As they always do, things in Steam are likely to change again. Unlike Valve's Steam Labs experiments for storefront discoverability or downstream effects of the upcoming Steam Deck, this one is a little more under the hood. As spotted by the unaffiliated Steam tracking site SteamDB, the beta version of Steam's client now has a new method that is capable of preventing users from accessing former builds of games they own. The majority of players likely aren't pulling up old game builds often, if ever, but this change could make life a lot tougher for modders, speedrunners, and anyone trying to roll back a buggy game update while they wait for a hotfix.
As explained by SteamDB's creator Pavel "xPaw" Djundik, this is what the newly added "GetManifestRequestCode" method does:
"This method takes app id, depot id, manifest id, branch name, and the branch password. All of these parameters have to match in the current app info for it to return a valid manifest code, if something mismatches, or you don't own the game it will return AccessDenied result. When a non-zero code is acquired, it is appended to the manifest download url. If a valid request code is provided, the manifest can be downloaded. Otherwise the content server returns an unauthorized error."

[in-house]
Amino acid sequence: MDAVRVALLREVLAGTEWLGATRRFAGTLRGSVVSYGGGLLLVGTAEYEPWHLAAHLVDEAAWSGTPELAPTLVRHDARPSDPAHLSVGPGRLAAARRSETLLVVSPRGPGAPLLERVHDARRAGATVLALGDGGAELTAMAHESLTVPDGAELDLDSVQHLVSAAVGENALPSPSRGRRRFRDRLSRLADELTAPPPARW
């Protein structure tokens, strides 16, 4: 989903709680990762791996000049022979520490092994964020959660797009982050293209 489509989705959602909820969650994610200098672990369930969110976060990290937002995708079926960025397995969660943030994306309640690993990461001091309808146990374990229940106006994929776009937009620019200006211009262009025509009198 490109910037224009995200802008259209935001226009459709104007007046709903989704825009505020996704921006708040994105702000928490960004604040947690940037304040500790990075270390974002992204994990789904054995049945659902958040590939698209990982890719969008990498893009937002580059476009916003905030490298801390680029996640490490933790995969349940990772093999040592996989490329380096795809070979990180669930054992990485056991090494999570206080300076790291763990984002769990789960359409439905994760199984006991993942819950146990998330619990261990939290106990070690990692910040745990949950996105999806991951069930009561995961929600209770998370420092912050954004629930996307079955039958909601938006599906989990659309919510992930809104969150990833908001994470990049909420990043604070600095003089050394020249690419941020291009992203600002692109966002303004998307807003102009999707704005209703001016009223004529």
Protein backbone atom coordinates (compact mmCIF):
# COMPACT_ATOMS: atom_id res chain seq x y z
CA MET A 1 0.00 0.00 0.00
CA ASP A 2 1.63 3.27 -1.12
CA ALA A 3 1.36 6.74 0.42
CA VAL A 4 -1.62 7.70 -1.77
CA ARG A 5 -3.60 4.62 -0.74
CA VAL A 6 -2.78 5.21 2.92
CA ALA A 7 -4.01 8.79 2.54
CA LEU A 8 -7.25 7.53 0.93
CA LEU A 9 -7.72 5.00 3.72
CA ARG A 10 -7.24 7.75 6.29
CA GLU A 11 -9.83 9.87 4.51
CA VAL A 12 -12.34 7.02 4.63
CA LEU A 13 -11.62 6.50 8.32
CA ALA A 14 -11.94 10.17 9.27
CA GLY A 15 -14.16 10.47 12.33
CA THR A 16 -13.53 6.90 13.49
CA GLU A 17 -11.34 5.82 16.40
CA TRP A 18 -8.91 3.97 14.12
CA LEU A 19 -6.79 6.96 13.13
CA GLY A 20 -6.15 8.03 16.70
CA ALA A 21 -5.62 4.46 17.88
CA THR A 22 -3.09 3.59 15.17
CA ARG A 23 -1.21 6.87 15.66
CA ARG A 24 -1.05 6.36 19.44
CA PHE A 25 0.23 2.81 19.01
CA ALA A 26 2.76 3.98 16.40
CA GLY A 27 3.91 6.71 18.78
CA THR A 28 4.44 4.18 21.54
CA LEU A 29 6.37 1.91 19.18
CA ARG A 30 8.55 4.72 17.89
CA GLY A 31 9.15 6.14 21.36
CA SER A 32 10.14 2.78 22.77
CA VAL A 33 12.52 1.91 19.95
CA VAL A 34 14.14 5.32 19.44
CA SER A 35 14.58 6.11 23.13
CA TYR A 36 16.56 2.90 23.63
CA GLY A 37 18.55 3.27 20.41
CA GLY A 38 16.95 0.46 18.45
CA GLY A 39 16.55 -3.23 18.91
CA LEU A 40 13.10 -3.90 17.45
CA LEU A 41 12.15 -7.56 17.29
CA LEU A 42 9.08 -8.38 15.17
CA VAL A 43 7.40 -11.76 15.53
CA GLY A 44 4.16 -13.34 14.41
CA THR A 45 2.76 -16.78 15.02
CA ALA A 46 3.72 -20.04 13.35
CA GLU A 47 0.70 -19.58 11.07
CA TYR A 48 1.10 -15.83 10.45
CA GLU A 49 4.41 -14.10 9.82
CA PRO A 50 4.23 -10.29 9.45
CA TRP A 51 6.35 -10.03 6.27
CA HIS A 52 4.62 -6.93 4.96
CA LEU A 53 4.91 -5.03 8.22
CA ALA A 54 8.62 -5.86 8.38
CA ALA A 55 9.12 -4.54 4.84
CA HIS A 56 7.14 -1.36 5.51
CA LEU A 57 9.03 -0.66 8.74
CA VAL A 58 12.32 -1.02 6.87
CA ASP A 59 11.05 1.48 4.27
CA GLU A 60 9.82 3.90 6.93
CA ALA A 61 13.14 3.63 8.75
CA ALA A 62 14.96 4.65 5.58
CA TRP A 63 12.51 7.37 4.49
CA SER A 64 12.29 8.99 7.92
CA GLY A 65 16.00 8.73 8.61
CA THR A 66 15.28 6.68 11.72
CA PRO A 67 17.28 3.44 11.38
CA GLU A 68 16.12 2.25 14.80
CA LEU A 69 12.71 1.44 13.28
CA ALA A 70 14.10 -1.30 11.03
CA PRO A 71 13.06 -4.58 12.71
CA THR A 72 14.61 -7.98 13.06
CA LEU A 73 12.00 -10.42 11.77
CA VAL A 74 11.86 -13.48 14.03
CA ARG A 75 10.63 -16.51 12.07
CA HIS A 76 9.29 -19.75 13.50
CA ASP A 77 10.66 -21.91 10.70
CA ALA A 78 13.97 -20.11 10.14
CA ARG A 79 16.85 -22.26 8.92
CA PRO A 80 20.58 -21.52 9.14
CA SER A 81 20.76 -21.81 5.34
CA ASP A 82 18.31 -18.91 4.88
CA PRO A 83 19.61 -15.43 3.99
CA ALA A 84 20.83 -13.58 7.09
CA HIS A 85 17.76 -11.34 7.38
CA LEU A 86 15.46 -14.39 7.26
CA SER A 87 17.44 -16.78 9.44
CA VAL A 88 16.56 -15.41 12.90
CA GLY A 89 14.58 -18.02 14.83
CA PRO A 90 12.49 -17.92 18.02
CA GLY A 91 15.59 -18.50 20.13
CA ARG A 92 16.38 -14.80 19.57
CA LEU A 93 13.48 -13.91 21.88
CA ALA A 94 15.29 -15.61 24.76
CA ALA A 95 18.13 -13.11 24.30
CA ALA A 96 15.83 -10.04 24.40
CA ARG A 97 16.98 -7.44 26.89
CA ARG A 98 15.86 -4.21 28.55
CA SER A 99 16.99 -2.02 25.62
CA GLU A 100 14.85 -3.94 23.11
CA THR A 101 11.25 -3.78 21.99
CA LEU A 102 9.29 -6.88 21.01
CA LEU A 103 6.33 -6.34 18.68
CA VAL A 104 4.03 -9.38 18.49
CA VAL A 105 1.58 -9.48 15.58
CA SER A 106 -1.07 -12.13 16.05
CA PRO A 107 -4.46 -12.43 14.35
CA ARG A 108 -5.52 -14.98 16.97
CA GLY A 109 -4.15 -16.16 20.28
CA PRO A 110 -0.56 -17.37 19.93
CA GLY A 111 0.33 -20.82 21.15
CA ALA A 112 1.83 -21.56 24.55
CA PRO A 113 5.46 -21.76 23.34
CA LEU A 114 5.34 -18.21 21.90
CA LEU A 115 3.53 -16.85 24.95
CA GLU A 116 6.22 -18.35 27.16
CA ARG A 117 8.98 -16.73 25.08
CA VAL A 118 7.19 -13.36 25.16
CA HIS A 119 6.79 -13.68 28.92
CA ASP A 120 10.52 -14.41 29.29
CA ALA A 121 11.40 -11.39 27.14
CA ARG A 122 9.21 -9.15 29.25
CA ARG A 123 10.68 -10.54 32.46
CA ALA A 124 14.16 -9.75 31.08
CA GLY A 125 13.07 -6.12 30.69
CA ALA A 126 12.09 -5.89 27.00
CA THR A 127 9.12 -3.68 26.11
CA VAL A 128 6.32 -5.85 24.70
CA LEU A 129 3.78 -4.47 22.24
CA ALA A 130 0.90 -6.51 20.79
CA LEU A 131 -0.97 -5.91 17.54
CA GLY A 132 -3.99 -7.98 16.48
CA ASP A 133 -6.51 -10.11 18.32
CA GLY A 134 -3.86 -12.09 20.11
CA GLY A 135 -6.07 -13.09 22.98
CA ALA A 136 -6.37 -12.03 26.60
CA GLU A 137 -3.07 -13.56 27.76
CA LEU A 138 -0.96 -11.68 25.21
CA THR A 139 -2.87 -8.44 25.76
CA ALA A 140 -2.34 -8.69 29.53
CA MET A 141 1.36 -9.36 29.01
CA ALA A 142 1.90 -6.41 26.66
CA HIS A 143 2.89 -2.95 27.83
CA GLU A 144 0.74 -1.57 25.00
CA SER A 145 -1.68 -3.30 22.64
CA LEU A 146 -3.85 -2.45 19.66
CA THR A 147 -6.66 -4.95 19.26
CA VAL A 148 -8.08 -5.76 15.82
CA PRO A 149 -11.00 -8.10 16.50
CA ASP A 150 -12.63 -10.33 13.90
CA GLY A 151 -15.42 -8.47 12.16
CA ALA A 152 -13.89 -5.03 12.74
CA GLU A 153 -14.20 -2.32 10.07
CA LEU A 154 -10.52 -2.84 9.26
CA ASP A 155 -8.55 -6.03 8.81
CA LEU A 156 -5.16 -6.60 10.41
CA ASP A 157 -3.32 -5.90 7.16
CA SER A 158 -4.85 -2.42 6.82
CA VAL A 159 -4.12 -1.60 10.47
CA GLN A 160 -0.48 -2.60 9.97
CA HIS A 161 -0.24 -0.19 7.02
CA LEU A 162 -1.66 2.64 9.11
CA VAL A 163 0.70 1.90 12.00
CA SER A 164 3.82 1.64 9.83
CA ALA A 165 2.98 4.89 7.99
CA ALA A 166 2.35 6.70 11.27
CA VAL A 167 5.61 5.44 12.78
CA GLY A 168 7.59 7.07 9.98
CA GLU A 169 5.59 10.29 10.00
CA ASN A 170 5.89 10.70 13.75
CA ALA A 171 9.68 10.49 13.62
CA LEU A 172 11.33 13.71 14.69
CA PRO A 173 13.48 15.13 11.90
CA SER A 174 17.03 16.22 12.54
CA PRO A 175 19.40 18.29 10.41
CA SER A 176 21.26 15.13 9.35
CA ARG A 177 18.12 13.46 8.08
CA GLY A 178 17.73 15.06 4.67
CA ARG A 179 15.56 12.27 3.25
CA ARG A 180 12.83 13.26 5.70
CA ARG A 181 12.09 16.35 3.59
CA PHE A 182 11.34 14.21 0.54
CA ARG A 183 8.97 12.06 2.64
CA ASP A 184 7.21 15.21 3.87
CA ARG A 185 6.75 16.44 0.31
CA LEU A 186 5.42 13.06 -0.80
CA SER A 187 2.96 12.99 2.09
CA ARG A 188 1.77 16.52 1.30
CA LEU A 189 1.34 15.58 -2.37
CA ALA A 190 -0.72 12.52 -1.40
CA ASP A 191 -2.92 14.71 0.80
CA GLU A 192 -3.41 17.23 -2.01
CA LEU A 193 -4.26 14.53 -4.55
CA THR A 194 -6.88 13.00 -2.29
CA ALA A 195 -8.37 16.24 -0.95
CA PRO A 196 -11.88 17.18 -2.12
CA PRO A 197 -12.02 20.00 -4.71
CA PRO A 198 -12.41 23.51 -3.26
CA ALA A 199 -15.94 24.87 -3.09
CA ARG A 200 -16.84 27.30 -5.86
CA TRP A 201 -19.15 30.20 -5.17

In slightly less technical terms, "it is no longer possible to download older game versions, because client asks for a code (GetManifestRequestCode) that rotates every five minutes," Djundik says.
As Djundik explains, this change only exists on the beta version of the Steam client right now. The change doesn't actually delete old builds from Steam's servers, or so they think, just limits customer access to them. It's not clear yet, Djundik says, whether Valve will actually enforce these manifest checks if and when they make it to the live version of the client.
There are reasons that Valve, and other developers, would understandably not want players to be able to roll back to old versions of games. Accessing pre-release builds that lack Denuvo DRM, Djundik points out, is one illicit use.
A lot of other activities could stand to suffer with the same move. If you've ever listened to the beginning of a speedrun during AGDQ, for instance, you'll often hear runners explain that they're playing on a particular version of a game to take advantage of an exploit or feature that was later patched out.
Preservation of old game builds is another potential victim. With live service games being as popular as they are now, that's a lot of potential loss for games whose physical spaces and features can change so drastically between updates. I'm not spelunking through old versions of, games myself, mind. Game archival remains a big project for the entire industry to reckon with though.
Developers will still be able to officially provide players access to alternate versions via beta branches within a game's Steam properties, fortunately. That isn't a very scalable solution for things like modding, speedrunning, and archival though.